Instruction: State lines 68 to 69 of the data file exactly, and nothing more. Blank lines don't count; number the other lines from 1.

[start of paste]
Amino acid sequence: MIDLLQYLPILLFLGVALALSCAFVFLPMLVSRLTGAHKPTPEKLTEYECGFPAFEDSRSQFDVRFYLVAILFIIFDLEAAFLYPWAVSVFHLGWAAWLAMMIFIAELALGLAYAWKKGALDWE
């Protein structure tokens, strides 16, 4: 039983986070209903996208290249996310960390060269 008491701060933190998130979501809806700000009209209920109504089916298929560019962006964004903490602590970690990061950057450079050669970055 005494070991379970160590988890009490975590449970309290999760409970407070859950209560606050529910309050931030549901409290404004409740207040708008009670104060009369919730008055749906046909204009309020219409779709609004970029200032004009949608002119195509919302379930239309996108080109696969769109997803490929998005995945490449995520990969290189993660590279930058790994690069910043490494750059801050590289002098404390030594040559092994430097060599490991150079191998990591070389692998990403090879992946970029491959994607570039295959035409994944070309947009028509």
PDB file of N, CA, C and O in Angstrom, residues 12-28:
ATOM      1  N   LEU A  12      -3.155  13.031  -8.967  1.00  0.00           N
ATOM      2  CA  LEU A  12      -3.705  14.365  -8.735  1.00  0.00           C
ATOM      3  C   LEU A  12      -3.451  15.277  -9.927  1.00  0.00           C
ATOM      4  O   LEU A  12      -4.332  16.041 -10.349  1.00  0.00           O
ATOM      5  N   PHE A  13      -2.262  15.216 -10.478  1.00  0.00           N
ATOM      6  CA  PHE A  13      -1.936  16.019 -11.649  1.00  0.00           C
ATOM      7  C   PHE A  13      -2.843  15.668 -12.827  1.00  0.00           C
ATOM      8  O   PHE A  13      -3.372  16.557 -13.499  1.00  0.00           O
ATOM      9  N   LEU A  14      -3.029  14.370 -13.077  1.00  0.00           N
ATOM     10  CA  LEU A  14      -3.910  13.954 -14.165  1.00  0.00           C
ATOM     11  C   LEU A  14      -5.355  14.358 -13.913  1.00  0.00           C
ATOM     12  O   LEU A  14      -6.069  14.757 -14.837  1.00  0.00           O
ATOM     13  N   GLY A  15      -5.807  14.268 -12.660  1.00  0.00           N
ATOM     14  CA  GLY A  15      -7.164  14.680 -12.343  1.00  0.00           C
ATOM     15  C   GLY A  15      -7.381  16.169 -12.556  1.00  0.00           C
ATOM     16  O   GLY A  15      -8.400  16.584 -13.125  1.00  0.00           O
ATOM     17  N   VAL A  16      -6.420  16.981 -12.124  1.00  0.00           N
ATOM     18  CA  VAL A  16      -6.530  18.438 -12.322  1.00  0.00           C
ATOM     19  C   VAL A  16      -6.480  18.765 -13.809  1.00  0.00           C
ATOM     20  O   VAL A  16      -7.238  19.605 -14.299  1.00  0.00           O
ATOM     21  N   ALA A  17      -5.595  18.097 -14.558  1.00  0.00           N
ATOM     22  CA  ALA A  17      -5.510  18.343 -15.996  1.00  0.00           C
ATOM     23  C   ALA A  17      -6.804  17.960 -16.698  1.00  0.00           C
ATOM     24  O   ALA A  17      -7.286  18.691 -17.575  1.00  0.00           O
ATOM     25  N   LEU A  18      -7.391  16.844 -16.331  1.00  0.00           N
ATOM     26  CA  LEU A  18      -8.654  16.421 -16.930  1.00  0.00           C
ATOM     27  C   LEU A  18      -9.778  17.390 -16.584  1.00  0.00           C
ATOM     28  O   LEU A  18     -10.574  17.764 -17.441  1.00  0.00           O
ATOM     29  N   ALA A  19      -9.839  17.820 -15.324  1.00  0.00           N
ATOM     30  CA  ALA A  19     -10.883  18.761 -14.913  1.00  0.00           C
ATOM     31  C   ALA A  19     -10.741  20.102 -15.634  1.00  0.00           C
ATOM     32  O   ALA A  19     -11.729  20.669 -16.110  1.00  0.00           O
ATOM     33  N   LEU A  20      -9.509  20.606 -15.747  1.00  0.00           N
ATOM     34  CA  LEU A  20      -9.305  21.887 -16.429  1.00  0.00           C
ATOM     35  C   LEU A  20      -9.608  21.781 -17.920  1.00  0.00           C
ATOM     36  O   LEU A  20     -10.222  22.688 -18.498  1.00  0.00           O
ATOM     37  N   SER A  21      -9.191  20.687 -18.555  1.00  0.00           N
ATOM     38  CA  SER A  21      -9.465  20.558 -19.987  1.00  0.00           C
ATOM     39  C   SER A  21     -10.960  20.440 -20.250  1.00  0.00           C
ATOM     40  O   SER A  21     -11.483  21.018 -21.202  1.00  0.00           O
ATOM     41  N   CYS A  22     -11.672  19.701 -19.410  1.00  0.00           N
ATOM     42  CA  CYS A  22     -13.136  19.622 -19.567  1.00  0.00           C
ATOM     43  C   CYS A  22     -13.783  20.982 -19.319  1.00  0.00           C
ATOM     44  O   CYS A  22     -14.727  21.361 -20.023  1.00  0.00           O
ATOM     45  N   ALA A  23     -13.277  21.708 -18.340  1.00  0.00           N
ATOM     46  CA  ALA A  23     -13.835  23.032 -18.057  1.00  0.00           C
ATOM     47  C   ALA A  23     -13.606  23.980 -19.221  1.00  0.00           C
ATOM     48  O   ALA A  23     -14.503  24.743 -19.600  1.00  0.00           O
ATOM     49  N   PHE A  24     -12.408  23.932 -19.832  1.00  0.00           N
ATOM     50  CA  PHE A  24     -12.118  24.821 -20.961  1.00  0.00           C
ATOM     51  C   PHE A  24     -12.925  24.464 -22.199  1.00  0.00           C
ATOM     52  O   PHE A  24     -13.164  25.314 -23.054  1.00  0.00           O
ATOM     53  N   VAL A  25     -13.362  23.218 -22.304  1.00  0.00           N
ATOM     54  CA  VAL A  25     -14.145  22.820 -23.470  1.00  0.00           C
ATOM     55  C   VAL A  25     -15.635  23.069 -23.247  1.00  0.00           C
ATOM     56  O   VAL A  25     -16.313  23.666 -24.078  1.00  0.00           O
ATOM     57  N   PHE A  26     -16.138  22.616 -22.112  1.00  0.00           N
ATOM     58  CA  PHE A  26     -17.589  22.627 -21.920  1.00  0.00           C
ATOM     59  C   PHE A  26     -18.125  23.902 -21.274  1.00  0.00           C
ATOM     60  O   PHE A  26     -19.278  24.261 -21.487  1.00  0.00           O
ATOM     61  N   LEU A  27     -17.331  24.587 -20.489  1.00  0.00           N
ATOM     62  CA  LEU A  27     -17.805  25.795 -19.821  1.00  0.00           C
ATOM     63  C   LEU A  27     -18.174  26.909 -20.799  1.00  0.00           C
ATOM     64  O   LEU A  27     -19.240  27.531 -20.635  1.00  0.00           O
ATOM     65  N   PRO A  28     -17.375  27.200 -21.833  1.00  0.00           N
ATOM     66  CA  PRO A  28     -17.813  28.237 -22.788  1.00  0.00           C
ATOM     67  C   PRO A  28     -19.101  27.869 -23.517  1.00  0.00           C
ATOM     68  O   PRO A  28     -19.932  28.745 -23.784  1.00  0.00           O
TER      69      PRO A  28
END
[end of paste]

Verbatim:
ATOM     65  N   PRO A  28     -17.375  27.200 -21.833  1.00  0.00           N
ATOM     66  CA  PRO A  28     -17.813  28.237 -22.788  1.00  0.00           C